A Must See Film: Jojo Rabbit

by | Feb 29, 2020 | Entertainment, Hillel Ontario | 0 comments

A new film stirring up controversy is Jojo Rabbit, a satiric comedy about Nazi Germany during the Holocaust. The thought of someone making a satire about Nazi Germany is hard to fathom, and ultimately creates feelings of discomfort. As the granddaughter of Holocaust survivors and who had family murdered in the Holocaust, I couldn’t help but wonder what my family would think about a comedic film about their horrific experiences. However, since this film was voted People’s Choice during the 2019 Toronto International Film Festival, I felt that it was worth seeing.

Jojo Rabbit is by far one of the best movies I have seen in 2019, and it exceeded my expectations. It is smart, heartwarming, and intense, and it provides important lessons. The film describes the wartime experiences of a 10-year-old German boy, Jojo, who is immersed in Hitler Youth and whose imaginary friend is Adolf Hitler. Jojo idolizes Hitler and is indoctrinated by all the Nazi propaganda about Jews. When he discovers that his mother is hiding a Jewish teenager, Elsa, in their home, his antisemitism slowly diminishes as he learns more about her and the horrors carried out by Nazis.

Director Taika Waititi, a Jew from New Zealand, finds that happy medium between the satirical and serious. He pokes fun at the idiocy of Hitler and the Nazis, and educates the audience about the terror that the Jewish people faced during this time.

This month marks the beginning of Holocaust Education Week across many Jewish organzations. Hillel Ontario’s nine university campuses will be hosting survivors, speakers and installations with the goal of educating the public about the Holocaust, commemorating the 6 million Jews who were senselessly murdered. I encourage you to attend these events, and hear the stories of survivors and experts. I also encourage you to see Jojo Rabbit – you will be educated and moved by Jojo’s journey from ignorance and racism to compassion and empathy.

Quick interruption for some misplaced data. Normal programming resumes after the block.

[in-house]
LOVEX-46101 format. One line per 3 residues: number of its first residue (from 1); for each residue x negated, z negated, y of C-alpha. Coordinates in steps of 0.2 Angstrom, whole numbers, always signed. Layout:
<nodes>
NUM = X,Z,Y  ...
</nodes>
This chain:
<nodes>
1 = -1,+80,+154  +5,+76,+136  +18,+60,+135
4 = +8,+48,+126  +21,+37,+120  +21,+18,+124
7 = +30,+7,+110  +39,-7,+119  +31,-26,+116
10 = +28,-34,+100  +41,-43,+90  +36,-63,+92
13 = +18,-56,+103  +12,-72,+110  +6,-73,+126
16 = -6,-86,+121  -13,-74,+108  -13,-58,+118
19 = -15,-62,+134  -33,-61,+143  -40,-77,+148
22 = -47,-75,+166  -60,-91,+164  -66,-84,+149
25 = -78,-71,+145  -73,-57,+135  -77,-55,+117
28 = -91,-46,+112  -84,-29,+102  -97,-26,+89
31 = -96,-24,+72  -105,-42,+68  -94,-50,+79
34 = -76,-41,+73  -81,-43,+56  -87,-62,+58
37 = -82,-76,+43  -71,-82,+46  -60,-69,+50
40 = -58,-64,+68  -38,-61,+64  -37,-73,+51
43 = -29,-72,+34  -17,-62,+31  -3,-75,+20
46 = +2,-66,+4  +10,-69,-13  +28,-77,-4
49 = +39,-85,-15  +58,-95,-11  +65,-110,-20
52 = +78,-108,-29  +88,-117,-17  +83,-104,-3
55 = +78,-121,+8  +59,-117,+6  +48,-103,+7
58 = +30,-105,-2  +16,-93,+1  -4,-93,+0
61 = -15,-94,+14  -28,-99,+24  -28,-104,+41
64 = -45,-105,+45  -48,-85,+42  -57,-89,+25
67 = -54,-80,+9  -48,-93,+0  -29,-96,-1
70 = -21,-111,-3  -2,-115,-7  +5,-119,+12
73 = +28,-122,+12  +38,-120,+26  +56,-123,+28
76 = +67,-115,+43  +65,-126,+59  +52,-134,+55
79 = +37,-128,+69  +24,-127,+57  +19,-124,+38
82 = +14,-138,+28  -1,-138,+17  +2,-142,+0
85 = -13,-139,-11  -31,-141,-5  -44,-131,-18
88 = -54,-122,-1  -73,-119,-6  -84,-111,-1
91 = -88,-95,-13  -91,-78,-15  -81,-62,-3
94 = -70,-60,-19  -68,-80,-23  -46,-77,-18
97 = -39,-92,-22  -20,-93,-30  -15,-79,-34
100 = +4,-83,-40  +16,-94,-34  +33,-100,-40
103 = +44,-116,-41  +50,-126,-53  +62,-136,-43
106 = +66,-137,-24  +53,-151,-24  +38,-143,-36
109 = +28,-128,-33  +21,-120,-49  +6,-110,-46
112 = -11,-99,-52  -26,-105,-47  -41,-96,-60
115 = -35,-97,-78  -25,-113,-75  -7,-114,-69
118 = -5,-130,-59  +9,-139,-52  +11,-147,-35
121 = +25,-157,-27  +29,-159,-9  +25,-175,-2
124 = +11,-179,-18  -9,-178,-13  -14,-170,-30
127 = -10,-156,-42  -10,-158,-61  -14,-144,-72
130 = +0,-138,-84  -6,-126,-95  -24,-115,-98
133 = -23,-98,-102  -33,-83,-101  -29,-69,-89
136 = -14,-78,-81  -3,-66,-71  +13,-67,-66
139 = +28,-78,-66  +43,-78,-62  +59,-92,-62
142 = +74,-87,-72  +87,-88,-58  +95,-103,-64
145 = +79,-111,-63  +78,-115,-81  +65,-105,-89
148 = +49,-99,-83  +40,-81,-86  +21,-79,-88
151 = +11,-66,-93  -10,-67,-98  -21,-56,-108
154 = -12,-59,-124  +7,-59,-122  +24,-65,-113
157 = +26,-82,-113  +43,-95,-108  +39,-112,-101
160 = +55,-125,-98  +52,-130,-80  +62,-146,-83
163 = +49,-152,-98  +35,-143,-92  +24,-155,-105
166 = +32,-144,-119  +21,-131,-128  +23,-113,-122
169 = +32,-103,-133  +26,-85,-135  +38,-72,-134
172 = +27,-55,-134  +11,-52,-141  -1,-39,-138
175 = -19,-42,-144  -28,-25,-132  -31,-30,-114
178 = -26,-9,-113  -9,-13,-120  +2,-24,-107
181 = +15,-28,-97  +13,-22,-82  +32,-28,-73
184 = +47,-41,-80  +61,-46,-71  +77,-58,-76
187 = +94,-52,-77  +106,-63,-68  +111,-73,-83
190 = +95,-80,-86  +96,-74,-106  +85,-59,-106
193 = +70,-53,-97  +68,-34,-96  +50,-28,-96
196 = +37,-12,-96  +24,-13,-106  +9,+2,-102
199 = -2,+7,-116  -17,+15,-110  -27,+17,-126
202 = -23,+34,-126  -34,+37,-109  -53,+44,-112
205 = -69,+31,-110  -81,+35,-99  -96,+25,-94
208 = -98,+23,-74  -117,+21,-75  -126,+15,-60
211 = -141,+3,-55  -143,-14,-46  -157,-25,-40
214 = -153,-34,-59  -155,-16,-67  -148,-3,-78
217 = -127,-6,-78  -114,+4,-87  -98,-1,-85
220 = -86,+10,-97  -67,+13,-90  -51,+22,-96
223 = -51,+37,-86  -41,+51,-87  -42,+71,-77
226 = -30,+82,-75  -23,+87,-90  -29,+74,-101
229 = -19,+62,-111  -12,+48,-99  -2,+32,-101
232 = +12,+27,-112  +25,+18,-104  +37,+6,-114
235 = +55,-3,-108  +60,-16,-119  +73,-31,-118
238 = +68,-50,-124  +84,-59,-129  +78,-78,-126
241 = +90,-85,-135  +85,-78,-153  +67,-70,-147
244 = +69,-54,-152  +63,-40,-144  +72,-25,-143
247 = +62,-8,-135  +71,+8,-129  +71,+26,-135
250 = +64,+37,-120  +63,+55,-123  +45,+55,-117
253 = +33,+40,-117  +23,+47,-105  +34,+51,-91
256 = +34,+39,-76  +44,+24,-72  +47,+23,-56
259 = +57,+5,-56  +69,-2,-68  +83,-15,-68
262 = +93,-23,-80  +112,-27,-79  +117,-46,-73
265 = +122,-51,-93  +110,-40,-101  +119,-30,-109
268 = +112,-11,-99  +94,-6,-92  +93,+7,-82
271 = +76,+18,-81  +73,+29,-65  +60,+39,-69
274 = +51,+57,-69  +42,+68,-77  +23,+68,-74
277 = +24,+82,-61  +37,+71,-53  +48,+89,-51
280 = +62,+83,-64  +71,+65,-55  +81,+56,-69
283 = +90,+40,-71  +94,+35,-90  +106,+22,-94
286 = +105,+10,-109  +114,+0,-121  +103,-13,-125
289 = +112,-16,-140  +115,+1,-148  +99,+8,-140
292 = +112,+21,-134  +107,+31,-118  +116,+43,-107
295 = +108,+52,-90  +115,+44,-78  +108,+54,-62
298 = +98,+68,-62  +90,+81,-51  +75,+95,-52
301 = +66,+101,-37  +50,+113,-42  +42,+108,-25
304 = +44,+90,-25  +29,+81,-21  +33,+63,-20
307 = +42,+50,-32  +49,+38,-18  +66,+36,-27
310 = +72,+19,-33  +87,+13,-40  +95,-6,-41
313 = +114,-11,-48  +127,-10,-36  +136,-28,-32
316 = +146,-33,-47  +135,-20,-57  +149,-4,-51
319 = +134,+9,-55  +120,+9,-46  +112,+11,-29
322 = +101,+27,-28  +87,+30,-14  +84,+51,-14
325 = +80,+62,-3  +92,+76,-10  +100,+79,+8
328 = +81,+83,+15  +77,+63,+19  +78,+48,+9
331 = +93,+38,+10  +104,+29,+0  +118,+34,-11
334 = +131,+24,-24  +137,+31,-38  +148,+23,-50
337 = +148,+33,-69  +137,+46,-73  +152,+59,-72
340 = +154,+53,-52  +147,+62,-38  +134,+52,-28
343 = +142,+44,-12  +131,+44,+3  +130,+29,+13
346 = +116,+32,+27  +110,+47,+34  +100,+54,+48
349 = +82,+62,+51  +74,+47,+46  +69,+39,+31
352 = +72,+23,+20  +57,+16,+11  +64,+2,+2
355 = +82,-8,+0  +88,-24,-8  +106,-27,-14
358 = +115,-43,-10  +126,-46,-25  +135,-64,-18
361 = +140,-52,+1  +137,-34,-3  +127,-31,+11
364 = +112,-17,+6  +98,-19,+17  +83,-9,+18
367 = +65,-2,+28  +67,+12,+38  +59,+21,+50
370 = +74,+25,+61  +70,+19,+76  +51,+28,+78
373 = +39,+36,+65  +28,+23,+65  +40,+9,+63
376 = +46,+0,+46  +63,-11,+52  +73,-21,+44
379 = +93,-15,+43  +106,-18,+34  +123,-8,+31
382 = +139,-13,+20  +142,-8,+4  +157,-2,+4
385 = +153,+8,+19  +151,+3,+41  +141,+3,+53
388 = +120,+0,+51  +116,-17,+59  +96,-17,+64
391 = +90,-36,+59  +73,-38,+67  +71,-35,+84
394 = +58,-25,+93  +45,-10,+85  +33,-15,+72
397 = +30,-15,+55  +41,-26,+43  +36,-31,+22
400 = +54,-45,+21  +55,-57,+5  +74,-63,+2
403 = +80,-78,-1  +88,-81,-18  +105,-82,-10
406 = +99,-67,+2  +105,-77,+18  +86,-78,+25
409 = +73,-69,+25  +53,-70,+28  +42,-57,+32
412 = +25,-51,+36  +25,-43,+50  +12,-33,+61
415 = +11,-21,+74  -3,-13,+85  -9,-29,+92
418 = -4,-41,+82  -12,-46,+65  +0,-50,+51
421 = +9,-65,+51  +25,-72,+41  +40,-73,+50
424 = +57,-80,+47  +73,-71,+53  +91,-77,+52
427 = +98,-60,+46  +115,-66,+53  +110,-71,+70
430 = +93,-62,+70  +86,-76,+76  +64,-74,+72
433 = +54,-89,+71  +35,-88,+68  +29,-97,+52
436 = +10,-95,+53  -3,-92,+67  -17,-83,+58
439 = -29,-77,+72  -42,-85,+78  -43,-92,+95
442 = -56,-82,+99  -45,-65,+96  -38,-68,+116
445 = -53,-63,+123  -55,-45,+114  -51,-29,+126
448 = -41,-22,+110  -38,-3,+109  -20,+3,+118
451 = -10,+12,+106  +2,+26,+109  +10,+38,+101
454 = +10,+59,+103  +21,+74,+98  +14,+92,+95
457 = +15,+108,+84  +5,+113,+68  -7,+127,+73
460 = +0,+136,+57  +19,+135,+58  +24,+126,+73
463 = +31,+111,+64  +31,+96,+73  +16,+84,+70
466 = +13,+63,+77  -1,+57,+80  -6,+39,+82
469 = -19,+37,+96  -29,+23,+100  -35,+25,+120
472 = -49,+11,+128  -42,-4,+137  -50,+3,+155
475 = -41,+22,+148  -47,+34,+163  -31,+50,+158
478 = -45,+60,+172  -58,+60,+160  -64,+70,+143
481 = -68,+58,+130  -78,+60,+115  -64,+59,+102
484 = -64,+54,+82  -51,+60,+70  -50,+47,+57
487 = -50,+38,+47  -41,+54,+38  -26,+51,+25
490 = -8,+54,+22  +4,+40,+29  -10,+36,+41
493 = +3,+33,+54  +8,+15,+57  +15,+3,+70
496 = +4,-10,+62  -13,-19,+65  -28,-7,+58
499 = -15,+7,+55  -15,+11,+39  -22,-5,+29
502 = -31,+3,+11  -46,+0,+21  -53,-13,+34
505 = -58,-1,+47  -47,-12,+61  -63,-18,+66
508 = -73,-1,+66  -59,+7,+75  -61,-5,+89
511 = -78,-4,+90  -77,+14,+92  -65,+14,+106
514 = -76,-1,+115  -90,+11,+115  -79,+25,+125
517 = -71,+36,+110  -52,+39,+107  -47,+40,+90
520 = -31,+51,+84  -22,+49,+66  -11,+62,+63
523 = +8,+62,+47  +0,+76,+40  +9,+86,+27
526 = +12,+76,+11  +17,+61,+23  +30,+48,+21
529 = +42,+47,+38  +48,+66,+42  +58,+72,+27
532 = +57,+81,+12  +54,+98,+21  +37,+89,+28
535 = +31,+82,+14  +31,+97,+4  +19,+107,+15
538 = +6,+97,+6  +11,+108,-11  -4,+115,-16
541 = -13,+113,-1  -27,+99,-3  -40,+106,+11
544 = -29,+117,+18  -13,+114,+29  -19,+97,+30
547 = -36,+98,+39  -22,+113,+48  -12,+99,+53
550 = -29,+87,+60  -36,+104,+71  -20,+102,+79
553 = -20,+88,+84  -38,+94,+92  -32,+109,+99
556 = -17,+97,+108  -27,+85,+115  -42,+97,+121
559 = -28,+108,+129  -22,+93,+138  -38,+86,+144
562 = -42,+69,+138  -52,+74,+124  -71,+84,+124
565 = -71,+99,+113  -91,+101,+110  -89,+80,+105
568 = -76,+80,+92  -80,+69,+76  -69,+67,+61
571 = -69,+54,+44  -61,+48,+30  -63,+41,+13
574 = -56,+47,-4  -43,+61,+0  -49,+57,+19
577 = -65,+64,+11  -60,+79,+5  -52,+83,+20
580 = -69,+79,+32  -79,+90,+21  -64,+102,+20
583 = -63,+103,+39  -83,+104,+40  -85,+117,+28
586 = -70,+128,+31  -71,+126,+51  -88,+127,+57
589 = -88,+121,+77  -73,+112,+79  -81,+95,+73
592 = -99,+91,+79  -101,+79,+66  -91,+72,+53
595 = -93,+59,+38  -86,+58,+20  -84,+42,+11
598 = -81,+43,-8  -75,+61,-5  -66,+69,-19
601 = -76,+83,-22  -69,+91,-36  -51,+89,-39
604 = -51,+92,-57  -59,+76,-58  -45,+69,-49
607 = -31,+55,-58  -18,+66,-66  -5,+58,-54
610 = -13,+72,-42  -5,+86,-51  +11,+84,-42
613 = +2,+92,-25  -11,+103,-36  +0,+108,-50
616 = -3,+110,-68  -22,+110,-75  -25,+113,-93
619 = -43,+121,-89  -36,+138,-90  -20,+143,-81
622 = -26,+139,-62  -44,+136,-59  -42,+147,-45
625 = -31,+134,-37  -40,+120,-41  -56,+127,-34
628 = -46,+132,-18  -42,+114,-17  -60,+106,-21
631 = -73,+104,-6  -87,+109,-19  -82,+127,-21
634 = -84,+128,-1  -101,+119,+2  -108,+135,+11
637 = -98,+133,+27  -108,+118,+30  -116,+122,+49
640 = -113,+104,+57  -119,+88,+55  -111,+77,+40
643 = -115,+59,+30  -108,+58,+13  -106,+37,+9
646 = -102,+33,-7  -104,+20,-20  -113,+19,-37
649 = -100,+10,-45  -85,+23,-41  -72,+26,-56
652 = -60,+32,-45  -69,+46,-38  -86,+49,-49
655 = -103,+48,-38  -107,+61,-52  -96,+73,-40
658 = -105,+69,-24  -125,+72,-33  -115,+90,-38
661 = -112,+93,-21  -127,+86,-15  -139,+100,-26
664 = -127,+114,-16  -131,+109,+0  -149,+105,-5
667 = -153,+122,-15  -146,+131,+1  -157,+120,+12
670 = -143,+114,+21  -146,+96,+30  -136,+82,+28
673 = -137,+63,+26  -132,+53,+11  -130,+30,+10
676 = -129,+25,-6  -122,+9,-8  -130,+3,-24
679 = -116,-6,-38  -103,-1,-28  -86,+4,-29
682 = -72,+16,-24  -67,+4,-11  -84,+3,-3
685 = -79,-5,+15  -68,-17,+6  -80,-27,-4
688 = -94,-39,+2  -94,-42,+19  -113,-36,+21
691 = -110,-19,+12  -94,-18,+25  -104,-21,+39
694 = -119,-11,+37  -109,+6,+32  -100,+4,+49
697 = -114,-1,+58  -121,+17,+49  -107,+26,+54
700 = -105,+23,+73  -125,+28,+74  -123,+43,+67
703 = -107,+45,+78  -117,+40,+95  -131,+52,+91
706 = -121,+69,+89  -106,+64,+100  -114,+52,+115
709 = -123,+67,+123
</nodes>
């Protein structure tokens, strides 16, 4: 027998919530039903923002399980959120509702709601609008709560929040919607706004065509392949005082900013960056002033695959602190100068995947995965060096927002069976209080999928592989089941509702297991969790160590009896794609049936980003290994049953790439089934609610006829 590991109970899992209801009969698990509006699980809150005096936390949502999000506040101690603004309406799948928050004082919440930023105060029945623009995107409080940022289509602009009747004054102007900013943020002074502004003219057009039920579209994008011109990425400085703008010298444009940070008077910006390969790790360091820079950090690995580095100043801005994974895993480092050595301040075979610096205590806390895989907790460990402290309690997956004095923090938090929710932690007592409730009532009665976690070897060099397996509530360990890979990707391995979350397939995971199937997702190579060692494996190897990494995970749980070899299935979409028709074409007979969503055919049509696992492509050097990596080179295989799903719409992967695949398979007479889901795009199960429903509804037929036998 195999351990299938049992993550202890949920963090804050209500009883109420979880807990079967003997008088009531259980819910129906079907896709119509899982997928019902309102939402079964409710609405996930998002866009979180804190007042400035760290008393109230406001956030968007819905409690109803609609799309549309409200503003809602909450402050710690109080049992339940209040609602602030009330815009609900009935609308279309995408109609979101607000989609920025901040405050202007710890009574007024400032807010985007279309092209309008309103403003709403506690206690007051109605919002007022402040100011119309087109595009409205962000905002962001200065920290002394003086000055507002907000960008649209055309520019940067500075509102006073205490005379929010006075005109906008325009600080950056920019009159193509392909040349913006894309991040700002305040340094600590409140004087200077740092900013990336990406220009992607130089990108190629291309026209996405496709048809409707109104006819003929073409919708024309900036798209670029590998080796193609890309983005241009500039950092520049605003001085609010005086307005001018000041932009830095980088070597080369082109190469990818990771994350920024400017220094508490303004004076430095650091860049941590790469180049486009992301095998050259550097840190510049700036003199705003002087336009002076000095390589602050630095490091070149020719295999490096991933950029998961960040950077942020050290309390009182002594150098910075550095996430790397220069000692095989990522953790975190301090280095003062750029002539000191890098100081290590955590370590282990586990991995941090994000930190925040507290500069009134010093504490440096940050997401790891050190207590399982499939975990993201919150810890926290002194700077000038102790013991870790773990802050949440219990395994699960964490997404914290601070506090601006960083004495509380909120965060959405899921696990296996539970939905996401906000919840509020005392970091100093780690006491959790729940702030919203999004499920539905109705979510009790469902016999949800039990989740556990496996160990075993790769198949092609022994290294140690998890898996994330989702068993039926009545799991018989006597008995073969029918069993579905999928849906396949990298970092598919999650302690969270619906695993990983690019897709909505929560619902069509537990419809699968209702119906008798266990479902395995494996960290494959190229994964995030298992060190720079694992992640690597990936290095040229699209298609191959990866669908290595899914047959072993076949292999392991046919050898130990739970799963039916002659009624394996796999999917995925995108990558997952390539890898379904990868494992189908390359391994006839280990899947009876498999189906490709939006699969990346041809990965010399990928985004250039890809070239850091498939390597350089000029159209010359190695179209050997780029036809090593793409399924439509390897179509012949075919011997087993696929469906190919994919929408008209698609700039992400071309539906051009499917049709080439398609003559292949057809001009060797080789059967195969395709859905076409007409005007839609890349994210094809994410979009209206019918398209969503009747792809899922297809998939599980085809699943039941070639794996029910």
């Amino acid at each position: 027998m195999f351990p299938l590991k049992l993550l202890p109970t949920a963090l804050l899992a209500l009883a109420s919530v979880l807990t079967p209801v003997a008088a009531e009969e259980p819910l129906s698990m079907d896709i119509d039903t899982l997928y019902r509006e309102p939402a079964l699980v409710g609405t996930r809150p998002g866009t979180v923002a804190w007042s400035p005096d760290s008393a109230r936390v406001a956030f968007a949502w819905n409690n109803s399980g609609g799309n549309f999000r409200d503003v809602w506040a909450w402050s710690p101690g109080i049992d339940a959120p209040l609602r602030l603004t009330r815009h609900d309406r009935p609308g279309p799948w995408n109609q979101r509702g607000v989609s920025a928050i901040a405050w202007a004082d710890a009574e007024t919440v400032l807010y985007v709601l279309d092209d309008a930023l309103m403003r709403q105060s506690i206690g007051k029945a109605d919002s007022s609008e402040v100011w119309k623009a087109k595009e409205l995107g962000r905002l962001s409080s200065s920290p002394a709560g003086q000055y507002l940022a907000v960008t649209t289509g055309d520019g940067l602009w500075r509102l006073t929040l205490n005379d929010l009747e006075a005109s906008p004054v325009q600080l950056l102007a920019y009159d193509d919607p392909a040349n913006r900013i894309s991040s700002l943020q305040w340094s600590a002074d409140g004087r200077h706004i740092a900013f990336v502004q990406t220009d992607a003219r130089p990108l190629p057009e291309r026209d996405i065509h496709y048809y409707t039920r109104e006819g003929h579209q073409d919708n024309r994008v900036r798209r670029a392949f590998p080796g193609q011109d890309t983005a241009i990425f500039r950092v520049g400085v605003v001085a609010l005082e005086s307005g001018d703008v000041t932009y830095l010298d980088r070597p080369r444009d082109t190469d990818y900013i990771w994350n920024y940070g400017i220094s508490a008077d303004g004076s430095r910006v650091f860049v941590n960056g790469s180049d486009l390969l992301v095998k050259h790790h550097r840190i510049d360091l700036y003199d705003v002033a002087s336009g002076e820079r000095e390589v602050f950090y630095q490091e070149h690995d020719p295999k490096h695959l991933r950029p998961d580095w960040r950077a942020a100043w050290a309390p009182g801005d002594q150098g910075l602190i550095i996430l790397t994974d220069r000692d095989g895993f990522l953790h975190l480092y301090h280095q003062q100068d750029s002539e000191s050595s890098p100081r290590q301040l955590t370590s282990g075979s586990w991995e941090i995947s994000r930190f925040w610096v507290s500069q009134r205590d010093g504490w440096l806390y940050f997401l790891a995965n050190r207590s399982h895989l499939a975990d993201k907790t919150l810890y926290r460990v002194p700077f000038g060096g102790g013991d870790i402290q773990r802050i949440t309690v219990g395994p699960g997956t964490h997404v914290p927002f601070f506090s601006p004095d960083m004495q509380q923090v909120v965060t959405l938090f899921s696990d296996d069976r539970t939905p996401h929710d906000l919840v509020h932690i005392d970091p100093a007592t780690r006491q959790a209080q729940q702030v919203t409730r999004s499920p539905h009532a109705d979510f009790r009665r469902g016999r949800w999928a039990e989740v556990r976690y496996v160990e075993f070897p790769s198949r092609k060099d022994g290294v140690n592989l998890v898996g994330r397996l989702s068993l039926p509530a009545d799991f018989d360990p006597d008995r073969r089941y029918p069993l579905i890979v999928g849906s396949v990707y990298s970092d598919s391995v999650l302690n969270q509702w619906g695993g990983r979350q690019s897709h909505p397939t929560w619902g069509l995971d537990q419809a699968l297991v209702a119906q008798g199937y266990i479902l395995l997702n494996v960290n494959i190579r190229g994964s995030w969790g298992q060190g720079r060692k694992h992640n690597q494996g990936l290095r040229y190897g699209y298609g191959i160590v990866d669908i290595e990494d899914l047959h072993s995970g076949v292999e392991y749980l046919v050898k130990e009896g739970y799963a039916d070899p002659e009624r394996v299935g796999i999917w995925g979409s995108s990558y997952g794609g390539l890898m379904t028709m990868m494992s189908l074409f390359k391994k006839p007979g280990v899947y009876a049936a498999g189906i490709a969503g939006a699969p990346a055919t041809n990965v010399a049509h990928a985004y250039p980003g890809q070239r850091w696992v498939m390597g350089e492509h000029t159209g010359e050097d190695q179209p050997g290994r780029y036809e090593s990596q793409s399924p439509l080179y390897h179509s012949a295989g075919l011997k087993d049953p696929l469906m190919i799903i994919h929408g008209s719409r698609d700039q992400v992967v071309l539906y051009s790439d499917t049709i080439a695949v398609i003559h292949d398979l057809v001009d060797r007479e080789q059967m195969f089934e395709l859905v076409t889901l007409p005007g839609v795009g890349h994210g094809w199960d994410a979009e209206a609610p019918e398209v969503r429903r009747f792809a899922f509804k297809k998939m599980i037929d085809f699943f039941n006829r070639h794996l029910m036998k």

As part of our own desire to move our campus communuties towards compassion and empathy, hundreds of Hillel students across Ontario will sign a letter to Holocaust survivors, pledging to “never forget”. This letter will be presented at Liberation75 in June 2020- a conference to commemorate the 75th anniversary of the liberation of concentration camps.

Hillel is built on values of inclusivity and diversity, as well as a dedication to educating younger generations so that they remain connected to Jewish culture and community. It is important to me that we share these stories and continue these conversations with these values in mind. As Elie Wiesel said: “Only in remembering what happened to us, can the world assure that it will not happen to others.”

Annamie Paul Joins Hillel Ontario

Annamie Paul Joins Hillel Ontario

Last month Hillel Ontario heard from Annamie Paul, leader of the Green Party of Canada. After winning the leadership race back in October of 2020, Annamie became the first Black person and first Jewish woman to lead a federal Canadian political party. Since then, she has been speaking to Canadians all across the country, spreading messages of hope and inspiration, during a time where these moments are a rarity. No matter the political orientation of the Zoom attendees of this fireside chat, everyone walked away with a few life lessons up their sleeve.